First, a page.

Mind Your Head - Facilitators

HOW TO USE THIS RESOURCE

The ‘Mind Your Head’ programme originated from a need recognised by the Youth & Community services in Gurranabraher, (on the northside of Cork city), where issues around mental health and self-harm had been brought up by young people attending the services in the area. This programme was written and compiled by a youth worker and a community health worker.

This is a resource for exploring mental health issues with young people. It is designed specifically for youth workers, youth leaders, peer educators, and others working with young people. It is made in an accessible format that we hope makes it easy to use and photocopy.

The programme is very much about giving the young people space and time to explore and talk about their concerns and opinions on mental health. It also highlights tools and supports to help them cope and deal with issues that can have a negative effect on their mental health. The programme was created with a moderate to low budget as this allows others to follow our programme session by session without needing major funding to do so.

The information, activities and exercises used come from a variety of sources and various training days. We hope the layout of the session plans and the style used make them accessible and easy for Youth Workers and others to use.

The contents of this resource have been largely informed by the young people we have worked with. Their feedback has influenced and shaped the current programme. Evaluations will continue after each group completes the programme and these will be used to influence the further development of the programme.


The Mind Your Head Ethos


  • Youth Participation & Consultation 
  • Non-Judgemental
  • Respectful 
  • Empathy 
  • Based in Equality 
  • Partnership – between organisations, schools, young people 
  • Based on Youth Work Practices & Principles 
  • Community Development Perspective

Testimonials


“The Mind Your Head programme proved itself to form a major integral component of our Well-being programme. It provides students with the resources and space to discuss important issues in everyday life. The outcome for those involved ensures that young people can develop coping strategies for adolescence and adult life in support of greater resilience while promoting self-esteem and self-confidence. Getting involved with Mind Your Head has been a very positive experience for our school and in particular our Transition Year students. In 2015 we succeeded in receiving the Amber Flag as a result of our active participation in mental health activities including Mind Your Head. It is my belief that our students and our school have reaped great rewards for our involvement in this programme.” – Karen Cronin, Guidance Counsellor, North Monastery Secondary School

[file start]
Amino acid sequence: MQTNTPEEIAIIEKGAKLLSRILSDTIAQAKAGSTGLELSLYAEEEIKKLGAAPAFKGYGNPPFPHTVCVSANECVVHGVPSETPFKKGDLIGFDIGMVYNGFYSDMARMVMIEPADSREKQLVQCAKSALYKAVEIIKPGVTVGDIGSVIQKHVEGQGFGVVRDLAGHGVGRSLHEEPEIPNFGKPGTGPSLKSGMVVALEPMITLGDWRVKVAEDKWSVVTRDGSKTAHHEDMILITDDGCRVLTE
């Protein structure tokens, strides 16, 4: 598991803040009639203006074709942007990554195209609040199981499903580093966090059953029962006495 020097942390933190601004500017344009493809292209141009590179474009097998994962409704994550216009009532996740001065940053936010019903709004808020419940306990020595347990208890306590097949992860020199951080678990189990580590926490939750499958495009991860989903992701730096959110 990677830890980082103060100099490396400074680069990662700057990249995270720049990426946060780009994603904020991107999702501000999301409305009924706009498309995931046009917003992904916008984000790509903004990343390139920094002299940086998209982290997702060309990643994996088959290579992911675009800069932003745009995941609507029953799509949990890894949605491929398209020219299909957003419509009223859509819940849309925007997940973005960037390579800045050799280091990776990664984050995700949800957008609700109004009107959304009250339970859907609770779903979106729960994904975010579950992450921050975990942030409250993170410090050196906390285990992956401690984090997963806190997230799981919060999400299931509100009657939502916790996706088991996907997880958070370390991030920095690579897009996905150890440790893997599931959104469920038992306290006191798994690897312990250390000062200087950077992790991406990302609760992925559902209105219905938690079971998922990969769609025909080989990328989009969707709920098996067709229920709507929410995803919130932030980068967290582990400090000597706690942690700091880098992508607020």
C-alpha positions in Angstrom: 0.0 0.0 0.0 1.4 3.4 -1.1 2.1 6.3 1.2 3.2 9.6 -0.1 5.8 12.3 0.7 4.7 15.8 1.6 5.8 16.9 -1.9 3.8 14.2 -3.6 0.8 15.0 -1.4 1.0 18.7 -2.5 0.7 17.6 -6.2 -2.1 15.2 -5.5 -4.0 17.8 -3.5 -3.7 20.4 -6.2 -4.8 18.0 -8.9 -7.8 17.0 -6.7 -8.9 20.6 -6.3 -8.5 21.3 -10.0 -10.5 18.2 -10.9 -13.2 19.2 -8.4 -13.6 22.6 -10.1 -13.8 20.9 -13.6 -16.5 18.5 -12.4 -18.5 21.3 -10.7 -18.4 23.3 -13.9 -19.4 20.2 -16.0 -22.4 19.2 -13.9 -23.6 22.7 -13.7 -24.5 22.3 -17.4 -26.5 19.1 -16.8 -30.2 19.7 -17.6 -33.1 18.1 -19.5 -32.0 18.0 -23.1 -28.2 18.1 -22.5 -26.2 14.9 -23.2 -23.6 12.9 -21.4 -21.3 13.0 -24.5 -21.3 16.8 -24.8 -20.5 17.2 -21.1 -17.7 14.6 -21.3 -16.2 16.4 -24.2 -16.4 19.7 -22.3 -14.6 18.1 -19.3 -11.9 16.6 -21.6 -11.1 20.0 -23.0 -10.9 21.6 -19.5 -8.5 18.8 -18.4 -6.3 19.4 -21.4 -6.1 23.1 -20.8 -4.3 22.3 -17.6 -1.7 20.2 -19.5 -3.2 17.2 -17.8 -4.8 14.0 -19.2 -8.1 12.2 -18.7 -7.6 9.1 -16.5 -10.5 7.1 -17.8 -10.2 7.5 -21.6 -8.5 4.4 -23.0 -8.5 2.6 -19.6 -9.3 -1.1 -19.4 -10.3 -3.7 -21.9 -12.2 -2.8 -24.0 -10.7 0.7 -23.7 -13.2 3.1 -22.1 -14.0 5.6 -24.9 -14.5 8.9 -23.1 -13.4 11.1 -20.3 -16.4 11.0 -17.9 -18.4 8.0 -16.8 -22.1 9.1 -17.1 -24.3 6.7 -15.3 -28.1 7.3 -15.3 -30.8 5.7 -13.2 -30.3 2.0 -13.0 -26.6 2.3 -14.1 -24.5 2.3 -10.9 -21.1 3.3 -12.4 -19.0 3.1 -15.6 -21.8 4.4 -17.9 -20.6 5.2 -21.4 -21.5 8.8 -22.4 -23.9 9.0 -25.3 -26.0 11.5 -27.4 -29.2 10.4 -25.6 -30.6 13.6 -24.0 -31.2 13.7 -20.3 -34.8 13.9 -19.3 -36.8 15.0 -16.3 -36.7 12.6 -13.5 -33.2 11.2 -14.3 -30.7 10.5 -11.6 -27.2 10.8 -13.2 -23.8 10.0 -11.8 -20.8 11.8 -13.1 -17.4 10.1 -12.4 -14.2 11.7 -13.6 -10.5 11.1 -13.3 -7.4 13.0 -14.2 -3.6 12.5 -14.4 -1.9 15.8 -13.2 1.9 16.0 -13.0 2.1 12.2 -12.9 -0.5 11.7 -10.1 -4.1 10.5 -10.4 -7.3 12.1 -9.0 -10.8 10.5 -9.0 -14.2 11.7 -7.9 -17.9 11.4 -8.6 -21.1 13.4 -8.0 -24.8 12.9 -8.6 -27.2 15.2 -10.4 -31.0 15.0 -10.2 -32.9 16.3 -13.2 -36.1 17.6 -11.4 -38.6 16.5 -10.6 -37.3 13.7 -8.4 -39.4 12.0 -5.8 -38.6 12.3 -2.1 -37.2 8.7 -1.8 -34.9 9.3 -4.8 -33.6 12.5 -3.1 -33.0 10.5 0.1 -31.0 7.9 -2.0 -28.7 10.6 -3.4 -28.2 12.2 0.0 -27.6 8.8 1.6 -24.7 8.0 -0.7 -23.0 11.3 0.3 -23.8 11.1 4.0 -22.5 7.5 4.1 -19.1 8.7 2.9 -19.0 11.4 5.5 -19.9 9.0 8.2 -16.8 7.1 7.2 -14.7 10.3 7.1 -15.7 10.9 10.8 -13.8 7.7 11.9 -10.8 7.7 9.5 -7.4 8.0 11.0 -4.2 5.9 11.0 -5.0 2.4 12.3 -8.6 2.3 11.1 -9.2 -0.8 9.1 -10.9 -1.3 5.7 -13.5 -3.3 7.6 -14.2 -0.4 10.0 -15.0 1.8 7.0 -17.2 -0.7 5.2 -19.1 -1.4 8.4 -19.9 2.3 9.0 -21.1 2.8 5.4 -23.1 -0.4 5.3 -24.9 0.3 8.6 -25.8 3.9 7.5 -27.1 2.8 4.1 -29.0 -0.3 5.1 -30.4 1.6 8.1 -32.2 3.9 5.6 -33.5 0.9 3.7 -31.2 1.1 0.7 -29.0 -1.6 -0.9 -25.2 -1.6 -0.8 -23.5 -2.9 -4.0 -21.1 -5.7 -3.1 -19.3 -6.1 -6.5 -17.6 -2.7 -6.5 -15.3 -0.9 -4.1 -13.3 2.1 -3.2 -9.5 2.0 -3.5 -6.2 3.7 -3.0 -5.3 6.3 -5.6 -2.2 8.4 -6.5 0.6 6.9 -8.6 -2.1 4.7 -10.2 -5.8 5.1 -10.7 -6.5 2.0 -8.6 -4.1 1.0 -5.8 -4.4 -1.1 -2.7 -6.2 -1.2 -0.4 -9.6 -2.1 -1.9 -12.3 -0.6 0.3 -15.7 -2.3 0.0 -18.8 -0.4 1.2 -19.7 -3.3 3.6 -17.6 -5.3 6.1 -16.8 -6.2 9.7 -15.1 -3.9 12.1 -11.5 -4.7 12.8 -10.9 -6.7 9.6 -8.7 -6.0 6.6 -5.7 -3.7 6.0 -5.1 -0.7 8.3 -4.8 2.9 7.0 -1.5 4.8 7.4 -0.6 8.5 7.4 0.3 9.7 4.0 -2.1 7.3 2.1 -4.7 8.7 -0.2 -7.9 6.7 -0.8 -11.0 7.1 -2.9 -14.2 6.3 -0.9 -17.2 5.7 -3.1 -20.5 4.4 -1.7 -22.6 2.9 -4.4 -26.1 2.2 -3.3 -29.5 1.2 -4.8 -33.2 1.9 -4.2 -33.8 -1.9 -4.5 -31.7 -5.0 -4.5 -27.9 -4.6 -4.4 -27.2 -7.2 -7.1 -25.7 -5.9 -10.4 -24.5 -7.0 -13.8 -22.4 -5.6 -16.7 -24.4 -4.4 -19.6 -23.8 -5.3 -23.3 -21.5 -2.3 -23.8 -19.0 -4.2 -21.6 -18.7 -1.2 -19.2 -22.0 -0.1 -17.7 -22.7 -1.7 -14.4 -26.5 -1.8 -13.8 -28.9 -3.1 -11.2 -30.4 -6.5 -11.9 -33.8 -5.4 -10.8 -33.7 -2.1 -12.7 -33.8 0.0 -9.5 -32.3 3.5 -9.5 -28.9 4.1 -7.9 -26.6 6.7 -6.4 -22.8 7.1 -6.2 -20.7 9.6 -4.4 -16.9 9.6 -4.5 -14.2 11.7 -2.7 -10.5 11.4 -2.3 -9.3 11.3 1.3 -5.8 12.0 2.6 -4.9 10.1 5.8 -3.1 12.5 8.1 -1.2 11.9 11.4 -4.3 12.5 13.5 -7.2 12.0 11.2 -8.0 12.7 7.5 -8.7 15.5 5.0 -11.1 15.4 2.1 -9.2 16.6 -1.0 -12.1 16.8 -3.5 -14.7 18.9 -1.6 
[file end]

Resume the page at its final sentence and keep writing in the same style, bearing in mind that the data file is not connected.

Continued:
Aims of the Mind Your Head Programme


  • To facilitate an interactive fun programme on the subject of mental health that would engage young people in a meaningful way 
  • To provide a safe and supportive space for young people to explore their concerns and ideas about their own mental health 
  • To highlight coping tools and supports that young people can use in their everyday lives to maintain good mental health 
  • To communicate accurate information and knowledge on the subject of mental health 
  • To work in partnership with the young people in order for them to have as much input as possible into the programme 
  • To raise awareness and understanding of the importance of good mental health
  • To raise awareness of local community supports available to young people in their own area.

Child Protection & Best Practice


Everyone must be alert to the possibility that children with whom they are in contact may be suffering from abuse or neglect. This responsibility is particularly relevant for professionals such as teachers, child care workers, youth workers, health professionals and those working with adults with serious parenting difficulties. It is also an important responsibility for staff and people involved in sports clubs, community activities, youth clubs, religious/faith sectors and other organisations catering for children.

Children First relates to the recognition of child abuse and neglect, the reporting of same to Tusla – Child and Family Agency, and the best practice which organisations should adhere to, to keep children safe while availing of their services. 

Non-statutory obligations for all persons coming into contact with children are set out in the Children First Guidance, and the Children First Act 2015 sets out additional statutory obligations for defined categories of persons and for organisations providing relevant services to children. Society has a duty of care towards children and everyone should be alert to the possibility that children with whom they are in contact may be being abused or be at risk of abuse. You can find out more general information in respect of Children First on the TUSLA website. 

Facilitators of the Mind Your Head programme must be Garda Vetted and must be certified in Child Protection and other relevant training. When facilitating the programme, always be familiar and adhere to the organisations child protection policy, procedures and safeguarding statements.

WHAT STUDENTS SAID

“it was good fun”

“it gave me an insight into how things can affect you in ways you can’t imagine”

“It was a nice way to talk and be open minded without the supervision of teachers”

“it helped me a lot with my own life and problems”

“yeh, it really helps you to learn about things you are probably going to come to in life at some point”